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Authorities fighting for "dangerous" proliferation



SANTA ROSA – Holding strong winds, they fear they will ignite the rapidly expanding Kincade fire, authorities have been fervently praying with residents in evacuation zones – now stretching all the way to the shores of Sonoma County – to leave their homes until there is still time. [19659002] "We have a lot of work in our hands and we won't get people door-to-door," Sheriff Mark Esick told a news conference Saturday night. "It really is a selfish act to stay home."

Overall, more than 90,000 people were ordered to evacuate the fire zone, which was expanded on Saturday afternoon to add 39,000 to the population.

According to Cal Fire, mandatory evacuation areas now include the Dry Creek Valley, including the top of Westside Road and Mill Creek Road; Larfield and Mark West drainage; and all areas west of Healdsburg and Windsor, throughout the Russian River Valley to Bodega Bay.

Evacuation warnings ̵

1; in which residents are advised to be ready to leave at the time of notice – were issued for the Calistoga / Petrified Forest Road to the Sonoma and Napa County Line; and areas west of Fulton and Graton south to Hessel.

Later Saturday evening, additional evacuation warnings were added for the northern third of Santa Rosa, bounded south on Guerneville Road and continuing along Steele Lane, Lewis Road and Chanate Road, from Montesito Avenue to Montesito Boulevard. The area includes Coffey Park and the Fountaingrove neighborhoods that were devastated by the fire in 2017.

As of Saturday evening, the fire had consumed 25 955 acres and was up 11 percent. No injuries have been reported so far, though 77 structures, including 31 homes, have been destroyed and 14 damaged. Authorities say 23,500 structures are considered to be at risk of fire.

National Weather Service meteorologist Ryan Walbron said that by midnight a "very strong collapse" of "exceptional" northeast winds could strike in the area of ​​northeast northeast of Geyserville.

Walbrun said the region should prepare for "a long-lasting event that will blow through most of the night and Sunday afternoon with very little wind speed recovery."

Cal Fire analyst Stephen Volmer said that computer modeling predicts "hazardous propagation rates" and "very large flame lengths."

"We will see that these speeds increase dramatically, and fire behavior increases dramatically," he said.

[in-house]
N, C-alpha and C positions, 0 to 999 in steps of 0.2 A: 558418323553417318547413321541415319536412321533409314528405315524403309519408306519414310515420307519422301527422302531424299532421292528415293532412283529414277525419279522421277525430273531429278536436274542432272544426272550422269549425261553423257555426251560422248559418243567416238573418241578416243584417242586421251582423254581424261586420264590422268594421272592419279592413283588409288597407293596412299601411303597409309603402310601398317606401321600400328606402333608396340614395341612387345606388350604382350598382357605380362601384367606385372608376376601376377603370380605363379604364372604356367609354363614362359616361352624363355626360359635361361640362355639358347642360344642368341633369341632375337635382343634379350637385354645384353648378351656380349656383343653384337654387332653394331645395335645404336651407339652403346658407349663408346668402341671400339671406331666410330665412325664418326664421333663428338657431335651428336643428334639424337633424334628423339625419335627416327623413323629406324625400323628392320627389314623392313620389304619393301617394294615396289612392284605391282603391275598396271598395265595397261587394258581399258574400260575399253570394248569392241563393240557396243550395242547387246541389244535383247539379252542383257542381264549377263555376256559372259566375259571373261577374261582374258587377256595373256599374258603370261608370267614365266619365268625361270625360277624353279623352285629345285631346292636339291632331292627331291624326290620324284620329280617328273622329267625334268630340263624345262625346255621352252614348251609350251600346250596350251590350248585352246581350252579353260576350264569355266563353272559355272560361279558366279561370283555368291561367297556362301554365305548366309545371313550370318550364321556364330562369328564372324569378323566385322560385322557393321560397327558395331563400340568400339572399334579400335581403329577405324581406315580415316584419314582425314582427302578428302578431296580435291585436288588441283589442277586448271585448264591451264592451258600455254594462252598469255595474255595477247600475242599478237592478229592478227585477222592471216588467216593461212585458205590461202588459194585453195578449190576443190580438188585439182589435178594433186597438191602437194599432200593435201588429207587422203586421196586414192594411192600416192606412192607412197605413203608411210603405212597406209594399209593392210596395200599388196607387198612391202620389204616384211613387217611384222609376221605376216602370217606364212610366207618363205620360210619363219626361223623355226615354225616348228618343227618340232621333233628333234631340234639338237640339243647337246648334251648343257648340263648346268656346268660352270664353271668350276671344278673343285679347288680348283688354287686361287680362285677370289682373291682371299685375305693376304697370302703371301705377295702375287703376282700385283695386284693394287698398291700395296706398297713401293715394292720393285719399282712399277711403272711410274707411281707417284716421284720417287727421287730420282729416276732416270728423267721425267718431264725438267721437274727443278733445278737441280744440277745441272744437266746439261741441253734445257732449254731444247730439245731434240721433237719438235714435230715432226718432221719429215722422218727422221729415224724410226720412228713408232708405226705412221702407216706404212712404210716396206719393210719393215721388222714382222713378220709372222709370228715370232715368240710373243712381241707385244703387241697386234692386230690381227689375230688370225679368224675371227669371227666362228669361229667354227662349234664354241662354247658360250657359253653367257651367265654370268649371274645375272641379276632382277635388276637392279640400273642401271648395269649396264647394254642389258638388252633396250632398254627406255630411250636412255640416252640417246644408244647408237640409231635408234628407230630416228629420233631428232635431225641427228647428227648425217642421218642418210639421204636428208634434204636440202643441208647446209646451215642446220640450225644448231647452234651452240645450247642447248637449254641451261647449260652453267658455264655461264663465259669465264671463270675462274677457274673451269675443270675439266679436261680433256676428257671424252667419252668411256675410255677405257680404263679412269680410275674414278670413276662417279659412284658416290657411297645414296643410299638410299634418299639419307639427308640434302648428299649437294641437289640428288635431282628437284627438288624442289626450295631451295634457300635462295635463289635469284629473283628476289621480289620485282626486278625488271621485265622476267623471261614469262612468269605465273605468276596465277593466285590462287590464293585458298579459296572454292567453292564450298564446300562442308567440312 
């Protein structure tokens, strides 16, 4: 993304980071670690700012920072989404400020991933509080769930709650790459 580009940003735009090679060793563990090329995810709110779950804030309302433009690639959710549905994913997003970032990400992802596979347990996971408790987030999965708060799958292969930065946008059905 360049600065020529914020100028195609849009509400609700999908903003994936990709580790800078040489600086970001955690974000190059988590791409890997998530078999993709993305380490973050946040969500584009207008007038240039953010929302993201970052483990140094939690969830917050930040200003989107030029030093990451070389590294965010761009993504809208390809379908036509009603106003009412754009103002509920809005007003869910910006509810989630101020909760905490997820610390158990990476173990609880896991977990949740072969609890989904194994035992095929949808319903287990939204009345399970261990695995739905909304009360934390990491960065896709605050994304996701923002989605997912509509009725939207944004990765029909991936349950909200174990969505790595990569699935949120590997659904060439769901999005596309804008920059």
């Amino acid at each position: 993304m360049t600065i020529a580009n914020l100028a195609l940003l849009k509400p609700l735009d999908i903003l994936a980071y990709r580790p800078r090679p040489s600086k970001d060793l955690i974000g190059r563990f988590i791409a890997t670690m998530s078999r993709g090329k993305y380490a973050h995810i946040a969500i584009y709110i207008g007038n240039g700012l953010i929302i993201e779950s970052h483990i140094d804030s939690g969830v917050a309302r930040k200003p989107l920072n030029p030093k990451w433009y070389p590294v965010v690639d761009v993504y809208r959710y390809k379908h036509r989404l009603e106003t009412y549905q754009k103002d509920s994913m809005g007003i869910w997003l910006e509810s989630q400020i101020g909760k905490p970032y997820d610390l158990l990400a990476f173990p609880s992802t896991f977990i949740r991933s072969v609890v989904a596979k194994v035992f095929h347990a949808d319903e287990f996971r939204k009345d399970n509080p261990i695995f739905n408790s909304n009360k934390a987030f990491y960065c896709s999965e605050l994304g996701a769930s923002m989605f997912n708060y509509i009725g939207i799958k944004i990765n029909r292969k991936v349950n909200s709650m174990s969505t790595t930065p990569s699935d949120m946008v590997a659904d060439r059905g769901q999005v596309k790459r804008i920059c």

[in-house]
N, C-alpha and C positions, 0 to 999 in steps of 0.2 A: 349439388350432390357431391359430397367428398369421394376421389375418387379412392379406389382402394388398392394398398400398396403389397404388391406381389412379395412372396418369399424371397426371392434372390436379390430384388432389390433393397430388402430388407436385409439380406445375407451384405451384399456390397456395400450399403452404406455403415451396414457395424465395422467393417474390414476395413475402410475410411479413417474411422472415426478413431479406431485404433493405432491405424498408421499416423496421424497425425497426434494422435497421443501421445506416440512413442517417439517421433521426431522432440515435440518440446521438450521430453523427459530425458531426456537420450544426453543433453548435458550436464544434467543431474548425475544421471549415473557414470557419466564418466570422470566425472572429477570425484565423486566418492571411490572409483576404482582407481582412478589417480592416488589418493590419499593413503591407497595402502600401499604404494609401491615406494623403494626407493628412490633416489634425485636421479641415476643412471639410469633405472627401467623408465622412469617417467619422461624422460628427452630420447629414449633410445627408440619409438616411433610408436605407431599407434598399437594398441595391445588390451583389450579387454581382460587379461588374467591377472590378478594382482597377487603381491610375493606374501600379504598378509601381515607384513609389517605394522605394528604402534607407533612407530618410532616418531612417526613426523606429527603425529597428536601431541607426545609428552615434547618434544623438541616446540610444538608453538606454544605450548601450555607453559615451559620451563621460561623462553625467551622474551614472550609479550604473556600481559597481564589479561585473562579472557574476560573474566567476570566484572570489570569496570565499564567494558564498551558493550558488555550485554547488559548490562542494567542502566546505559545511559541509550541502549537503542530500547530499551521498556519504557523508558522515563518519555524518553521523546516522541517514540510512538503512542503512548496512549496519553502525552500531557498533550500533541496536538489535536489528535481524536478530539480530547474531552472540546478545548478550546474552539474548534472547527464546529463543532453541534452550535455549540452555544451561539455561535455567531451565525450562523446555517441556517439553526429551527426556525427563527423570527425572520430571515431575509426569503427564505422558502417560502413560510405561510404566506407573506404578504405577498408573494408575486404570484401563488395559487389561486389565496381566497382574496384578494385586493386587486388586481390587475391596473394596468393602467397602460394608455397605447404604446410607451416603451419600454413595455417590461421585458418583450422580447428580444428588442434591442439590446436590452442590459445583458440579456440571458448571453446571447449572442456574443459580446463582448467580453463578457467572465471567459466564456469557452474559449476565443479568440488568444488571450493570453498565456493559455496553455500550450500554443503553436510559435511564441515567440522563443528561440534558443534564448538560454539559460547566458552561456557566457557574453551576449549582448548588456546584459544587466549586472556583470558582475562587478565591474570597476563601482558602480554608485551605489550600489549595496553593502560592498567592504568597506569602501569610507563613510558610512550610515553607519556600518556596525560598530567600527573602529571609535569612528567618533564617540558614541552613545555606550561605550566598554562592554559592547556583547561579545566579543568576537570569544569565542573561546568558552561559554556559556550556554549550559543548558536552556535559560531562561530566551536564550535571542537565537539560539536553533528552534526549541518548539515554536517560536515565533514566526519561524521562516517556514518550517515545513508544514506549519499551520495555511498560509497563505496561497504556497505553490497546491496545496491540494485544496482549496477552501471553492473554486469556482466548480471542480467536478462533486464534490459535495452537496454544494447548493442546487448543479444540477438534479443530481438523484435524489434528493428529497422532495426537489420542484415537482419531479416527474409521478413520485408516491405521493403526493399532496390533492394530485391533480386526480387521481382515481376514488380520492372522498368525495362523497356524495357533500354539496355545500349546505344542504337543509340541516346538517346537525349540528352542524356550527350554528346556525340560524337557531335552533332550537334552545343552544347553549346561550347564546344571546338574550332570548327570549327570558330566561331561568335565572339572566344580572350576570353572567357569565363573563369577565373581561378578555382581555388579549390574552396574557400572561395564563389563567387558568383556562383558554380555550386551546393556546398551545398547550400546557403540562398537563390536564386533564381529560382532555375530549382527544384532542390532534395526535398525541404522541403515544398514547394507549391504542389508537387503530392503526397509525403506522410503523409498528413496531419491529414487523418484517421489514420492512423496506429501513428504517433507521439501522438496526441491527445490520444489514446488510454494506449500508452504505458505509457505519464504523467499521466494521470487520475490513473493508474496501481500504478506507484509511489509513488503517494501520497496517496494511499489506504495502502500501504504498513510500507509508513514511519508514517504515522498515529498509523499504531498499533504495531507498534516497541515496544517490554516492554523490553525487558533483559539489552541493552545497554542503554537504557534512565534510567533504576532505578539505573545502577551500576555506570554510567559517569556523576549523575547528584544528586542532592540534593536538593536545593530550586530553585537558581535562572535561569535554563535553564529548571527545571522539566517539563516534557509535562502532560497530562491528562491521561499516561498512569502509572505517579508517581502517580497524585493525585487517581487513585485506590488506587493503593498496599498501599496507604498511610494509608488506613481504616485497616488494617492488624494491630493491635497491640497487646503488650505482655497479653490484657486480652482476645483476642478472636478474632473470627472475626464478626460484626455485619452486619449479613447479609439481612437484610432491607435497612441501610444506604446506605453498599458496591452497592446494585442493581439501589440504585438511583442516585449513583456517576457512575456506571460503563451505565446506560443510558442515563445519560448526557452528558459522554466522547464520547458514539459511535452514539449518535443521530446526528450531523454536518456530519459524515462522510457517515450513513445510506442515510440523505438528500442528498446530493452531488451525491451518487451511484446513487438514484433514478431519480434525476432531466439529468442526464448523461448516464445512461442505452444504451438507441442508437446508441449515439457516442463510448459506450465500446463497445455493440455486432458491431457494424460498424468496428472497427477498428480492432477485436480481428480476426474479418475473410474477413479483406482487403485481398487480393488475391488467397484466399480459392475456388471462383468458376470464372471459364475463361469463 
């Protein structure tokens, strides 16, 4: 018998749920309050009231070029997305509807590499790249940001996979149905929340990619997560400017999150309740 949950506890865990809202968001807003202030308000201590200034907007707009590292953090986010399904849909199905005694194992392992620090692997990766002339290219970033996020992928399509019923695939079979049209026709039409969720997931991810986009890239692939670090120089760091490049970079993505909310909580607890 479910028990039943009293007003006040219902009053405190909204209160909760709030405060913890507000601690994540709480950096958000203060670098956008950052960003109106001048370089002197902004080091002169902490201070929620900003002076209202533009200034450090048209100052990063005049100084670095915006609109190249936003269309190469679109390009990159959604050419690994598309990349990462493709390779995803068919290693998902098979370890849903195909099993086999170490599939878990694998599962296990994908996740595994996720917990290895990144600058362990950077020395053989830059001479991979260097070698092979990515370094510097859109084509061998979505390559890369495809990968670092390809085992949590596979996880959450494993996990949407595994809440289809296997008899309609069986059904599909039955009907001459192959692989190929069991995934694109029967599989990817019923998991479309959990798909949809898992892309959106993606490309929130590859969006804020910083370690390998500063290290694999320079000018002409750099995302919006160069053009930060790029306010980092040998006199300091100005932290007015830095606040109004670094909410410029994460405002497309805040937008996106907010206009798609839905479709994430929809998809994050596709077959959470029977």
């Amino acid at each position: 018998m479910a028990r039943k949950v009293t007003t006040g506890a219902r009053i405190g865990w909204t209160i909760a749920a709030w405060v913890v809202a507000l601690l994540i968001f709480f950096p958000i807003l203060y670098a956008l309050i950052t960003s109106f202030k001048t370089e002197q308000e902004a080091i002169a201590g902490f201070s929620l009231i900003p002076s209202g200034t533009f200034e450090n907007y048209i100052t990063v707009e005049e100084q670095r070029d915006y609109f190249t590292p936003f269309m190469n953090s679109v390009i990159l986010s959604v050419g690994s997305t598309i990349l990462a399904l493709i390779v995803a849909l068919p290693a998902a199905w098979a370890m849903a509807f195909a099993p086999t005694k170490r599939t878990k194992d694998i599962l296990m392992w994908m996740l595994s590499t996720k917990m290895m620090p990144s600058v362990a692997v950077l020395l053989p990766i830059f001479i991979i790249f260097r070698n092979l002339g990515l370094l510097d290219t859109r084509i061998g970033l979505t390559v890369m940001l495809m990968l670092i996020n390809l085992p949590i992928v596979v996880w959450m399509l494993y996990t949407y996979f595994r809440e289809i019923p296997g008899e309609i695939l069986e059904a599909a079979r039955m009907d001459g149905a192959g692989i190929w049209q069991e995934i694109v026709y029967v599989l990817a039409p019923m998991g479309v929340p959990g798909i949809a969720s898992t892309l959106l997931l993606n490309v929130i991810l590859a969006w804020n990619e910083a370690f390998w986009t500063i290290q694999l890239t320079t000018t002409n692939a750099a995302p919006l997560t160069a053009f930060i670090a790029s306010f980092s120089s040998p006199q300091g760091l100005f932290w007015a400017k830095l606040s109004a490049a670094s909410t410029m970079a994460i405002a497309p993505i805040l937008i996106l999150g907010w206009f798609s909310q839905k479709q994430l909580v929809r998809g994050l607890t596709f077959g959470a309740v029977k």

Cox added that fire lines were dug as part of an "aggressive ground attack to build a containment line for the expected wind event."

Cal Fire Chief Jonathan Cox emphasized, as did others, that those making evacuation calls endanger themselves and the first responders to be sent to rescue them. He noted that even more than 2,800 well-equipped firefighters will be significantly hampered by an explosion that can be blown by gusts of up to 80 mph.

"The intensity of a fire can overwhelm even the professionals." Cox said.

In issuing evacuation warnings for Santa Rosa and other areas heavily affected by the Tubbs fire, Esick cited the incident two years ago as a reason to take the warnings seriously:

"In October 2017, we lost 24 lives in Sonoma County because we had no warning. Now we have a warning … You can't fight this. Please evacuate. If you are under an evacuation order, you must leave. "

County Superintendent David Rabit joined the chorus.

" This event, unlike in 2017, we've had, and it still has time, "he said. "Evacuations are not suggestions. If you are in an evacuation zone, you are in danger. "

Officials at Sutter Santa Rosa Regional Hospital responded to this call and cleared the facility Saturday night after recent orders placed them on the brink of a mandatory evacuation zone. The hospital was forced to do the same two years ago by putting down the fire in the pipes.

Hospital spokesman Sean Ralston said 97 evacuated patients, including eight babies, were treated in the intensive care unit for newborns.

"They" are all relatively healthy, "Ralston says of the babies.

In a darkened dome within the hospital's view, 64-year-old Gary White is the last resident left in the Mark West Village, a unit built a year ago. White considered himself the "unofficial" mayor of development and said he wanted to ensure that his neighbors were evacuated safely before he left.

By 10:00 am Saturday, that time had come, just as MPs were moving through, horns across

"It's a strange night," White said. "I lived through a pipe fire and wanted to protect my neighbors."

Not far away, the sheriff's office was transporting prisoners to its second The North County Jail detention facility, south of Windsor, 90 miles south to Alameda County Prison in Santa Rita County, Dublin County.

Esik said everyone in Hildsburg and 95 percent in Windsor received evacuation notices. All that could be seen in Healdsburg were local police patrolling the streets, flooded with patrol units sent by agencies including San Francisco and San Bruno.

The calm memory of the wine fires in 2017 is intertwined with the efforts to evict people

“We take extreme precautions and make aggressive evacuation decisions based on the forecast. We provide defense to communities that may be affected, "Cox said. "Only successful if the evacuated public leaves the area."

Pat Sherman, 68, and her husband, Craig Olison, 67, who have lived in Windsor for 20 years, arrived at the Veterans Hall parking lot from the Petaluma Memorial at the shelter Saturday afternoon, where they planned to stay during the evacuation.


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